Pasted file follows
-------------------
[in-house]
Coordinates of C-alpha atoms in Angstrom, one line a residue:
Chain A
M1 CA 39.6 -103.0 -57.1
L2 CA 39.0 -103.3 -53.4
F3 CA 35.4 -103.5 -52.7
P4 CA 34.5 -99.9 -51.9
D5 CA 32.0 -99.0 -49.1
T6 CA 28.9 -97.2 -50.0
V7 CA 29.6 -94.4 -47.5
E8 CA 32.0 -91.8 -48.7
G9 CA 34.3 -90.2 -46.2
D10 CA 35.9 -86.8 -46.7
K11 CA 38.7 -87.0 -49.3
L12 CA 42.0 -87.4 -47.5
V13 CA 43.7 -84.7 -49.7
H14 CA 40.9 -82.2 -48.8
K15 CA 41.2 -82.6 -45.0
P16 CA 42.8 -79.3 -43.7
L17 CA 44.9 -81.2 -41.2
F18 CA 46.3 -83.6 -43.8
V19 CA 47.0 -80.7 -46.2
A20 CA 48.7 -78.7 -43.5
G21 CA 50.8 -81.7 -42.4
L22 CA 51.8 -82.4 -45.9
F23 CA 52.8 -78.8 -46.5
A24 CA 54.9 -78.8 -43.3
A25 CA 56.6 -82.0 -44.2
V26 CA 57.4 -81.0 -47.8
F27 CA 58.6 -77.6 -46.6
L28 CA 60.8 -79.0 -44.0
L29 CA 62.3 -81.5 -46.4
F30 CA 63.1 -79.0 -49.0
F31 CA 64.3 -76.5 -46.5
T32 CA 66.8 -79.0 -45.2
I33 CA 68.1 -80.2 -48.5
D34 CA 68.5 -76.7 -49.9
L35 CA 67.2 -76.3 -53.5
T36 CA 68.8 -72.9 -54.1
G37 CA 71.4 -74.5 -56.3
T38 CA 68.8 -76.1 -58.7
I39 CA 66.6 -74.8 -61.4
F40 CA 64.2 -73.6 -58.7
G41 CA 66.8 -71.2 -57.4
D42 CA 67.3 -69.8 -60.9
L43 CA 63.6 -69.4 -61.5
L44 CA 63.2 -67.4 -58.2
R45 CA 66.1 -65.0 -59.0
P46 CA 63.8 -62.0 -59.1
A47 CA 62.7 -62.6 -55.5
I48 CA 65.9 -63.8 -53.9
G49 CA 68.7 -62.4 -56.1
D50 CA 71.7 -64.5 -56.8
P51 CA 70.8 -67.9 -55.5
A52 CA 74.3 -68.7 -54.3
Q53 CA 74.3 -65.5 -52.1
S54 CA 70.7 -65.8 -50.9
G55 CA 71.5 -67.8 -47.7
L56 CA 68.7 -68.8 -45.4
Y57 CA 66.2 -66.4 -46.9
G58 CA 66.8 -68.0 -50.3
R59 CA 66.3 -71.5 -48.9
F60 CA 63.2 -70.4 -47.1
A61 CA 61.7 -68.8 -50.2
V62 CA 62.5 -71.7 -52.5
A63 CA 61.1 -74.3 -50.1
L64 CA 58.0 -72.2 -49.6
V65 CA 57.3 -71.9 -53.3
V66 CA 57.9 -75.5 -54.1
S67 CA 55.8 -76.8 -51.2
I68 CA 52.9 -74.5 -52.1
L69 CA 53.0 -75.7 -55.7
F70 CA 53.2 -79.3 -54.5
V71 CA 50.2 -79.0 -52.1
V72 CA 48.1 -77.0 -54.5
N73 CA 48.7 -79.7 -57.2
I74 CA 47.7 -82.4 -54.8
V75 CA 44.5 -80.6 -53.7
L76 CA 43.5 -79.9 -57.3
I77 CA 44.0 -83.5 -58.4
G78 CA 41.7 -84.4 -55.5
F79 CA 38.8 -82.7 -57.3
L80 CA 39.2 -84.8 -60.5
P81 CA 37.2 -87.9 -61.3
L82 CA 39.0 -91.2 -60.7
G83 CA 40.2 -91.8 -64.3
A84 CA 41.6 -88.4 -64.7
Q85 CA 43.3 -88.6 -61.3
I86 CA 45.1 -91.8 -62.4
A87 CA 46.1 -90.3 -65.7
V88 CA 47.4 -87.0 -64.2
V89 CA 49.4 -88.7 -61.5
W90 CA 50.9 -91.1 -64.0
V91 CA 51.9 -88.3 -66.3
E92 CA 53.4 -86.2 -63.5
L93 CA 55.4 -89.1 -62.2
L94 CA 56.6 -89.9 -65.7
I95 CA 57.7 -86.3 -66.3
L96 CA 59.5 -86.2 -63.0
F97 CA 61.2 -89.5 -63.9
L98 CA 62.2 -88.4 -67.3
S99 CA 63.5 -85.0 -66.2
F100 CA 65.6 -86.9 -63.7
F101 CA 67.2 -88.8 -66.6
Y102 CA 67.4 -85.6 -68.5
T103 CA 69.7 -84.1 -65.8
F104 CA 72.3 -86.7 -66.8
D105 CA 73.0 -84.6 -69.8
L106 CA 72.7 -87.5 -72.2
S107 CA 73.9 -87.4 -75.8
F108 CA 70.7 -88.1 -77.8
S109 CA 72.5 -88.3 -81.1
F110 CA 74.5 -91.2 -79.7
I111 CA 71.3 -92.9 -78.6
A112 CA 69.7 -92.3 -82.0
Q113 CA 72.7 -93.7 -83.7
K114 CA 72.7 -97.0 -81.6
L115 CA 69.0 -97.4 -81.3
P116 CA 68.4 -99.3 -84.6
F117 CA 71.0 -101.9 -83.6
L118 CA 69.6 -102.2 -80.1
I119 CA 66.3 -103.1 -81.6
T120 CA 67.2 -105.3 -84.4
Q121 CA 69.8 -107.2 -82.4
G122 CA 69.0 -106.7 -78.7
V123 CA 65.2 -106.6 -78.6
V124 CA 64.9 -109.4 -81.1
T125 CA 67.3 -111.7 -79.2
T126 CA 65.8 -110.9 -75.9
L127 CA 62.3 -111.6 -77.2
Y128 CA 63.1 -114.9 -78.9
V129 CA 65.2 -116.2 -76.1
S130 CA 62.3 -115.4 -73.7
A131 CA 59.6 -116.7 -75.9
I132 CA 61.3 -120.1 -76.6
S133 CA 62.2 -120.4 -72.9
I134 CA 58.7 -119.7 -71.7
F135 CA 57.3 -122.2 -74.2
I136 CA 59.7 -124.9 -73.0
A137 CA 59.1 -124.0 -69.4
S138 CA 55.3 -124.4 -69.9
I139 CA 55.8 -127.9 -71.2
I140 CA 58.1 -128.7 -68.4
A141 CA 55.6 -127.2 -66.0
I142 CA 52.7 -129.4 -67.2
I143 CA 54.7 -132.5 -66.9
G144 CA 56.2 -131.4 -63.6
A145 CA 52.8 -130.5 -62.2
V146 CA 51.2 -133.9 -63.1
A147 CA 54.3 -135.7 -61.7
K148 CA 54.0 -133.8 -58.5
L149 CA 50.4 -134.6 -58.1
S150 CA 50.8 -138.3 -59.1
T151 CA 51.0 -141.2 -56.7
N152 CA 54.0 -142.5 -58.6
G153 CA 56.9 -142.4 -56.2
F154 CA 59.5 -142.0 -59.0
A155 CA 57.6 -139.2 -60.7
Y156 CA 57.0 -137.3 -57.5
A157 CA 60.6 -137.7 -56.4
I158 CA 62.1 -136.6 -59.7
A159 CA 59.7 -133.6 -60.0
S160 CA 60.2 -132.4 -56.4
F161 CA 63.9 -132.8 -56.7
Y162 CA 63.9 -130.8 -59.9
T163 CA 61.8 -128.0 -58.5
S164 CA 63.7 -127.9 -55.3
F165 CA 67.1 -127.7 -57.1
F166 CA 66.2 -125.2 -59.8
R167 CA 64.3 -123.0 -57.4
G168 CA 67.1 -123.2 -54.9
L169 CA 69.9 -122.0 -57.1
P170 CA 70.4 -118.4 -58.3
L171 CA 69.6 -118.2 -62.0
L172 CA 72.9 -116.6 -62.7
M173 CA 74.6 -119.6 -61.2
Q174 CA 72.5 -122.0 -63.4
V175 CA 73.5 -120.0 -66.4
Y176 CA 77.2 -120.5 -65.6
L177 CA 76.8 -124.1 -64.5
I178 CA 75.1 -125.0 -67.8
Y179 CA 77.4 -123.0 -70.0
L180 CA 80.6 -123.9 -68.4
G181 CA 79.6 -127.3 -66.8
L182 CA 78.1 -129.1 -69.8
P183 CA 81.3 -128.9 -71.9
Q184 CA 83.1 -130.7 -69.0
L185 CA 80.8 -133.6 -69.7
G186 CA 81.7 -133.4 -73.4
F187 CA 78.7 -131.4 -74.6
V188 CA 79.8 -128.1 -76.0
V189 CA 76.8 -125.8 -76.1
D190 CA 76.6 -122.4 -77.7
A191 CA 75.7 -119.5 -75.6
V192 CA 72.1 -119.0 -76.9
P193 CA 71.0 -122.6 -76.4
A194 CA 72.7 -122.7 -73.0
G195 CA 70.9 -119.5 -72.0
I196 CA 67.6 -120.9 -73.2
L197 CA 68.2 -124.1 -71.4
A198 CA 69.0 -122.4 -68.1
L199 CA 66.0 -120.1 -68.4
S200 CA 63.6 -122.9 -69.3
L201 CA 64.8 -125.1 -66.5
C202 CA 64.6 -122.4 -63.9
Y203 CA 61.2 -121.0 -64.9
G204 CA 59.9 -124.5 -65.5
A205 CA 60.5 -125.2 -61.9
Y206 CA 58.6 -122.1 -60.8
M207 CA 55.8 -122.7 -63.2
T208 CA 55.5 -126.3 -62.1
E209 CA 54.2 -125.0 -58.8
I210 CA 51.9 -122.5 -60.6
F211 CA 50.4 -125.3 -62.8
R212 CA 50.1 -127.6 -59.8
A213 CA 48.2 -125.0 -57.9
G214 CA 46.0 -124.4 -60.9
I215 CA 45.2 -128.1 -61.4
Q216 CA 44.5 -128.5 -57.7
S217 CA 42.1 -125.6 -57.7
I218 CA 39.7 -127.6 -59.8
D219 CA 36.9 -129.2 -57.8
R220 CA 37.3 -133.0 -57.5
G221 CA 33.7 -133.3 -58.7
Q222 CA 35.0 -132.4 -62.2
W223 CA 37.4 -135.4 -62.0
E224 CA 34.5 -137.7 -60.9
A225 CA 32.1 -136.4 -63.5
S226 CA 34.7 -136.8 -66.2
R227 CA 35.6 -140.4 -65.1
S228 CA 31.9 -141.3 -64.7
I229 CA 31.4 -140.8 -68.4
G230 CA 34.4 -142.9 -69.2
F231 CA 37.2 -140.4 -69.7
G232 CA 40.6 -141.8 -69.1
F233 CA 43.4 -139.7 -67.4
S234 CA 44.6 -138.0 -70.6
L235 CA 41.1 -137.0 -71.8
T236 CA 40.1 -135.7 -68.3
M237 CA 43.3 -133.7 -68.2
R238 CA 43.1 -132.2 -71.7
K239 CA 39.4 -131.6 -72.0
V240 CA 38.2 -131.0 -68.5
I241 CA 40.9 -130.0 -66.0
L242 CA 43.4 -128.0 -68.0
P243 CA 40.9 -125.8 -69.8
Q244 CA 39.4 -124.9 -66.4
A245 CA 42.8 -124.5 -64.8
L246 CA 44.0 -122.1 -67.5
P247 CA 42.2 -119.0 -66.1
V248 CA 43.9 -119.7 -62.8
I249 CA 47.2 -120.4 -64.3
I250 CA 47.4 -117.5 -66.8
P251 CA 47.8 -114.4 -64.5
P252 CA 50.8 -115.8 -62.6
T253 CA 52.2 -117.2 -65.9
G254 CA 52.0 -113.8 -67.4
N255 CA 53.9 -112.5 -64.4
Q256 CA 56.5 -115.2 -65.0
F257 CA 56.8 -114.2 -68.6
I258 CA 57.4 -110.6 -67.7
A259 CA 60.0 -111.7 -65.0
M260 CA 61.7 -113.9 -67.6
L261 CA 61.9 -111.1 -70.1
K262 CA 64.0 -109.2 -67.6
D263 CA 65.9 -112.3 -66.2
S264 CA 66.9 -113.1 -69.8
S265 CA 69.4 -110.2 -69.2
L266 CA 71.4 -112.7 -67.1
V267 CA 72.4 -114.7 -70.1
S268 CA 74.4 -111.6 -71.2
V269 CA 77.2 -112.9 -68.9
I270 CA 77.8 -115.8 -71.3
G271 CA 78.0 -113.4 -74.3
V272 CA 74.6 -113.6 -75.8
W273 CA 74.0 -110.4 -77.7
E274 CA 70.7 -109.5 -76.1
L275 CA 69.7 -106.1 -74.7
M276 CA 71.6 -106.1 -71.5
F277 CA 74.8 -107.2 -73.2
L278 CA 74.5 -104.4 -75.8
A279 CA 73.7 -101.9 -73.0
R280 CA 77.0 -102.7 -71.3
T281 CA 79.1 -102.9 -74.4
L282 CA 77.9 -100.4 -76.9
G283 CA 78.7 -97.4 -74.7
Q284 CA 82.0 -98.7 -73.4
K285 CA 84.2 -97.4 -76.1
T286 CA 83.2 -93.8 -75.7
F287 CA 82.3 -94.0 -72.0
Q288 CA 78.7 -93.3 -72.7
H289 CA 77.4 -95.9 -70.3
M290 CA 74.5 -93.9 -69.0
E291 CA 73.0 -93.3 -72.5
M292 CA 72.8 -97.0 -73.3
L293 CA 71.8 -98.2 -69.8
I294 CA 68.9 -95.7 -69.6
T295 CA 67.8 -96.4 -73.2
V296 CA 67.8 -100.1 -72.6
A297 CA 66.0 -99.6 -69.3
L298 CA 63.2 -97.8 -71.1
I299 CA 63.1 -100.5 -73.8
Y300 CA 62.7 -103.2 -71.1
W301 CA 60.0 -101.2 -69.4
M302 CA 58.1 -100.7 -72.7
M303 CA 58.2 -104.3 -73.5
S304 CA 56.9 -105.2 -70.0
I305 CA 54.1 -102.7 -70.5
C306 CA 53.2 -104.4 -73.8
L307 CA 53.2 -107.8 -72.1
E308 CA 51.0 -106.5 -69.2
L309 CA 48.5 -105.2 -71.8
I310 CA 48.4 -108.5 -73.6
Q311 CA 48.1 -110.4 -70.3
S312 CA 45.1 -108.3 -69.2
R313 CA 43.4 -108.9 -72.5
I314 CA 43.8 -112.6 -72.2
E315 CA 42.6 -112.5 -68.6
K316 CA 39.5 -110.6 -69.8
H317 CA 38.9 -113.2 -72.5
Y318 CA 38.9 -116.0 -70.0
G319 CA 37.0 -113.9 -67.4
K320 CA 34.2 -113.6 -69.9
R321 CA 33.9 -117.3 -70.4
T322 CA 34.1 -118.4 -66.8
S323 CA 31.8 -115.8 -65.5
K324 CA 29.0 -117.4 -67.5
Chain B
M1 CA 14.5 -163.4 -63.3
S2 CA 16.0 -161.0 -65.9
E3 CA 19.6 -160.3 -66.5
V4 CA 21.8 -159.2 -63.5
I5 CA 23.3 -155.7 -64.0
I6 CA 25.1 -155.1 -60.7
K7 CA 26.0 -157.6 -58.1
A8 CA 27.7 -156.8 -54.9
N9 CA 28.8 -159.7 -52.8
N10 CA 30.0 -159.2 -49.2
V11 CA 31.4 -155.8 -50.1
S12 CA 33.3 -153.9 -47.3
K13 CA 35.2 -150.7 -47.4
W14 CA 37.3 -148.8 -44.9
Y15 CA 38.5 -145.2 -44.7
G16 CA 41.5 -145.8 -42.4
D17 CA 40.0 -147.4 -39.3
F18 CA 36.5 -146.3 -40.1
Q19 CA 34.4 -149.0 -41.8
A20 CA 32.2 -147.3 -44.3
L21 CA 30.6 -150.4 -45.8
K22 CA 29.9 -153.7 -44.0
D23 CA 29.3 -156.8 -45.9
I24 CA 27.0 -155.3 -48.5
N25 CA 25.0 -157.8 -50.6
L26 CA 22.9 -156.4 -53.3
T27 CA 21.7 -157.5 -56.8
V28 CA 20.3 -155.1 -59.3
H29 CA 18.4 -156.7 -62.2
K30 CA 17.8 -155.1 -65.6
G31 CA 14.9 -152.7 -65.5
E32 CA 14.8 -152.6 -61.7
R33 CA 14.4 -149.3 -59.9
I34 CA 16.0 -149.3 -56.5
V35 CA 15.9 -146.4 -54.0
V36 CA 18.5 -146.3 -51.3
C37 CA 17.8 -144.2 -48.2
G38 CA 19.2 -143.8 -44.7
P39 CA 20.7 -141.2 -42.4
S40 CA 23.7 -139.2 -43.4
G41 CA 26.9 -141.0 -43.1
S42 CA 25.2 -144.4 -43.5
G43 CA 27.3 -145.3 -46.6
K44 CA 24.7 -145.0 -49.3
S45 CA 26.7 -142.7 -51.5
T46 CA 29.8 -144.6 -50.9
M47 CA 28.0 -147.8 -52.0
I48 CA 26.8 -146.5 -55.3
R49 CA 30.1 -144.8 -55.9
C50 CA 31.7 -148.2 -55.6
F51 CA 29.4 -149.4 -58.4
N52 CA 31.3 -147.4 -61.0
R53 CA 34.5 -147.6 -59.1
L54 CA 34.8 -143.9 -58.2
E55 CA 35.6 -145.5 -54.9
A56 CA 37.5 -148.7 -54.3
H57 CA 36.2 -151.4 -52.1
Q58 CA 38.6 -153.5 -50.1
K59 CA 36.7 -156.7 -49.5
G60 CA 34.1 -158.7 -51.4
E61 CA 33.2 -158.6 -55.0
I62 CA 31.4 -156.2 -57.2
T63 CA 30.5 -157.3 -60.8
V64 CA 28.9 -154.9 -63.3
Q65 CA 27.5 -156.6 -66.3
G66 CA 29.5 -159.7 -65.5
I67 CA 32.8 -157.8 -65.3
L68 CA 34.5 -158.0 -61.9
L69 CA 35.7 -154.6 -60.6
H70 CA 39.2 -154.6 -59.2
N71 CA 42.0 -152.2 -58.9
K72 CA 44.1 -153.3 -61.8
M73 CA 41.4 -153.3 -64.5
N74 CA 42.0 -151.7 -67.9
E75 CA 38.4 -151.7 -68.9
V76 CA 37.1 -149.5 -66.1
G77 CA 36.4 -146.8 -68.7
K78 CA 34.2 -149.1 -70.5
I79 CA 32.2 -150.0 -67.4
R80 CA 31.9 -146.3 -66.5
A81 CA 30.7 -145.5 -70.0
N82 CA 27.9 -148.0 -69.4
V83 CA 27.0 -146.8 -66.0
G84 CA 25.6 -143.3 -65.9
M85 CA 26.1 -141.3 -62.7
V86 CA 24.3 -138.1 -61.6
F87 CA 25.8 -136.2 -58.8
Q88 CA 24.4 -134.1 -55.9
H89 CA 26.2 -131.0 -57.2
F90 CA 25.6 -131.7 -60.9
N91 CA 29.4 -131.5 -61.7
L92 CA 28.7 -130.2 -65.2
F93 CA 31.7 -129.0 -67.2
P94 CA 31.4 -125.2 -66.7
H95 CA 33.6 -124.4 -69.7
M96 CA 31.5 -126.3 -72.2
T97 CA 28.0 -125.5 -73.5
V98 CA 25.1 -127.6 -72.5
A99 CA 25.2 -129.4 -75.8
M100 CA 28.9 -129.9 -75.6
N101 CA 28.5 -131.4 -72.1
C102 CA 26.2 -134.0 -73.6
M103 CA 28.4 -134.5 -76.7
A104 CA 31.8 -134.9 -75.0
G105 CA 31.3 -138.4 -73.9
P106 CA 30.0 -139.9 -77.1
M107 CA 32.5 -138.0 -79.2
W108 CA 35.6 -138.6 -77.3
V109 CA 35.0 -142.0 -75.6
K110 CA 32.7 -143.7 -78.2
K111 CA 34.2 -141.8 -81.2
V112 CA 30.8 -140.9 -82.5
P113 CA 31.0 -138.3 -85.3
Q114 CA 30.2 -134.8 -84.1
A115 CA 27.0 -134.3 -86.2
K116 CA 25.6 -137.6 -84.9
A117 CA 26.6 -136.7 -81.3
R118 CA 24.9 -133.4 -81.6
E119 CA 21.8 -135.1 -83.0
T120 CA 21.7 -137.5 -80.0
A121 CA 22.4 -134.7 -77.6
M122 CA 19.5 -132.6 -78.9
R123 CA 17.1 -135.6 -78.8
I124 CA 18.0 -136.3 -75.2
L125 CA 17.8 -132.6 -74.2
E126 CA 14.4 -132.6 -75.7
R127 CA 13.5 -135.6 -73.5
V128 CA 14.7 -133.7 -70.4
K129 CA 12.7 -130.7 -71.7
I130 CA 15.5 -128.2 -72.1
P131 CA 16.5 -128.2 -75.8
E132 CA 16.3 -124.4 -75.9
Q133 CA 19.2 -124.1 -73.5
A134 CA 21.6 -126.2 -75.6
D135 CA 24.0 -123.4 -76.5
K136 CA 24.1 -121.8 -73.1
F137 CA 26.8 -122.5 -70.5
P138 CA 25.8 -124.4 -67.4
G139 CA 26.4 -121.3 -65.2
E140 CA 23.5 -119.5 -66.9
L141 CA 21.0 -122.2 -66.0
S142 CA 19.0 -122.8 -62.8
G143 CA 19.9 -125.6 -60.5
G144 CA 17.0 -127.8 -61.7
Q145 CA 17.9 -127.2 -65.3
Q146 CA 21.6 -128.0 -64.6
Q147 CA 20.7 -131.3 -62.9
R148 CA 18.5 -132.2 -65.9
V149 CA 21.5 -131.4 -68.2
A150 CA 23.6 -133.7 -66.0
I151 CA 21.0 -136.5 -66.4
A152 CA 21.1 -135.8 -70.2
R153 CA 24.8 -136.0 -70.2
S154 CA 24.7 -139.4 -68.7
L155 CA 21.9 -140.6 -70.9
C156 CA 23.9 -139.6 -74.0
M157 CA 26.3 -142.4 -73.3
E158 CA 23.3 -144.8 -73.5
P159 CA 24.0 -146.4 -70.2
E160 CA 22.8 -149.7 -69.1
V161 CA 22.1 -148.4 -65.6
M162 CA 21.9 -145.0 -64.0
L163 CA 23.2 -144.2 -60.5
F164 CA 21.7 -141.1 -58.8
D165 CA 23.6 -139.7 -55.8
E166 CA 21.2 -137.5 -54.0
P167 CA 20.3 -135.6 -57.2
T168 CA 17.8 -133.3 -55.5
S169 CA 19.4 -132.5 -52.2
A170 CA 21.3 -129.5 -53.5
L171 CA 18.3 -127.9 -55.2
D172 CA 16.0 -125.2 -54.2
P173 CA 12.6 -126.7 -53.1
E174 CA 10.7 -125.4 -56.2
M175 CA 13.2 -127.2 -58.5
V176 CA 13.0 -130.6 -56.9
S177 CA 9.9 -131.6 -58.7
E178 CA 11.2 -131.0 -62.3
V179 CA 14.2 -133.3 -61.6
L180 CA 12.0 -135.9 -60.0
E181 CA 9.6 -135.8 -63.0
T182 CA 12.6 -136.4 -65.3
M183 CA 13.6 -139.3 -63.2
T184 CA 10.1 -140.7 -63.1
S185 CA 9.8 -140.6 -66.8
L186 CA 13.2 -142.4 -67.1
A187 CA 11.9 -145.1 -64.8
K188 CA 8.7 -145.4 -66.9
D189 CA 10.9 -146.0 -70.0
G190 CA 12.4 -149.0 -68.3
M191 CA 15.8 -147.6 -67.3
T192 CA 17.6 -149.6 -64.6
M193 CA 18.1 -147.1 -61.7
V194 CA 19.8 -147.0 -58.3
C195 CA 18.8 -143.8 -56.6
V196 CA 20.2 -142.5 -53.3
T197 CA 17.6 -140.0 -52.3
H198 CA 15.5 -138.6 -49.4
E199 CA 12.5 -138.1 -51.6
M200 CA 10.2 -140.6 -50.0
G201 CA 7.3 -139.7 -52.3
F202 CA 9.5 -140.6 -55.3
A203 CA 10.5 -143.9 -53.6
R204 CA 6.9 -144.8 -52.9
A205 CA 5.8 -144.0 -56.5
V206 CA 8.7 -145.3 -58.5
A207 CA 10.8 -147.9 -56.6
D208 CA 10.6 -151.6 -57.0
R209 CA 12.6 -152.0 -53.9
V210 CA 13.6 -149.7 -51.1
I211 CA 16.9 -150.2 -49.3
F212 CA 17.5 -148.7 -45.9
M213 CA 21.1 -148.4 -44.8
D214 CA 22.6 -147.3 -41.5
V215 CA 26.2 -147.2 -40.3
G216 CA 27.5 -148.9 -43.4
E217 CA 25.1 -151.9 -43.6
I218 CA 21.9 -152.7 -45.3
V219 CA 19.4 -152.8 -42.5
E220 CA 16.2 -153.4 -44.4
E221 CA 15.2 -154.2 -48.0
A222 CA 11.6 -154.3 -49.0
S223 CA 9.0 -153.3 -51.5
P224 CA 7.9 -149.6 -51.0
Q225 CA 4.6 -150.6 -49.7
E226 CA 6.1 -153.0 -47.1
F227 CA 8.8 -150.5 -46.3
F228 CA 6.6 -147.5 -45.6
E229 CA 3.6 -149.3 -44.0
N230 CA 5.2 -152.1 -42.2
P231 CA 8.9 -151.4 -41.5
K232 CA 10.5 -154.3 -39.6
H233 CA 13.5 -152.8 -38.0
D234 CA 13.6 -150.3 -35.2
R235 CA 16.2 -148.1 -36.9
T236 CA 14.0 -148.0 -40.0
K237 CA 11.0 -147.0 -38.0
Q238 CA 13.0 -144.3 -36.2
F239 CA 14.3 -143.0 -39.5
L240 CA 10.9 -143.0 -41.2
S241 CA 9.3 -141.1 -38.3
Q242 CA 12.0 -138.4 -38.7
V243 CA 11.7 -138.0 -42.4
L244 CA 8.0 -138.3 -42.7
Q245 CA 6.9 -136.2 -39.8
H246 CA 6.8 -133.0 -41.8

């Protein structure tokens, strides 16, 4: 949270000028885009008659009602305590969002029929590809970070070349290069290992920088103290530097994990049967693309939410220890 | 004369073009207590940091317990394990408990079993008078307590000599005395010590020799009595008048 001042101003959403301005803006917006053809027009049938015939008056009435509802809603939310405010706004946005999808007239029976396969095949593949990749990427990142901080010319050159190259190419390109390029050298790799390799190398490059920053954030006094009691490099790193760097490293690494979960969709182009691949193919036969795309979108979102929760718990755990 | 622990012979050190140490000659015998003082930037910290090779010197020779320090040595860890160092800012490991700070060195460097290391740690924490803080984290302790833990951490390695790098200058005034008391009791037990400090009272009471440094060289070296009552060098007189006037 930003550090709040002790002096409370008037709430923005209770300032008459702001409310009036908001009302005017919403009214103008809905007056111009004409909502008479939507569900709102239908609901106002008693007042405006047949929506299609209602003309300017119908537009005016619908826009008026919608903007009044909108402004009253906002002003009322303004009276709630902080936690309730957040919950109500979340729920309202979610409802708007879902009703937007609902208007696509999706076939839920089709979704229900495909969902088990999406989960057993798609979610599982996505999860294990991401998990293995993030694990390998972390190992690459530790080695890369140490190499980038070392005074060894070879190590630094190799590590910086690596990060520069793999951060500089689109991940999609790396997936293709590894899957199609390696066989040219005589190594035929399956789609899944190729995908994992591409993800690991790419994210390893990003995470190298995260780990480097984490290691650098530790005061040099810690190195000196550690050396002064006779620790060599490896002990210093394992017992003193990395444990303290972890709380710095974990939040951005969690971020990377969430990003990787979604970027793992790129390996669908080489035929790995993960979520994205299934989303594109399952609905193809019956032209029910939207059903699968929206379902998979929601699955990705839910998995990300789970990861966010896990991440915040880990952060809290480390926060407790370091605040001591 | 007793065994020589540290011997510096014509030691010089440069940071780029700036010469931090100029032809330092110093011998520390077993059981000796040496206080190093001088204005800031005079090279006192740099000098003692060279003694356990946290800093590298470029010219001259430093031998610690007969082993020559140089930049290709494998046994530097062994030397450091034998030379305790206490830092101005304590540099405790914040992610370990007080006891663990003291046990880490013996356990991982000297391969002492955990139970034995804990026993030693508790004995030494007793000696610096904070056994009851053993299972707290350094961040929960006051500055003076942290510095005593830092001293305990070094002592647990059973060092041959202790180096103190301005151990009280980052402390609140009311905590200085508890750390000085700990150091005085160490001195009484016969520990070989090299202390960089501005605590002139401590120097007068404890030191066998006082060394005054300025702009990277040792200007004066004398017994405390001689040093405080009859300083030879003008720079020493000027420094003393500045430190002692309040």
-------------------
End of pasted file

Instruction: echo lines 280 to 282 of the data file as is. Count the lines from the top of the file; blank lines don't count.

F277 CA 74.8 -107.2 -73.2
L278 CA 74.5 -104.4 -75.8
A279 CA 73.7 -101.9 -73.0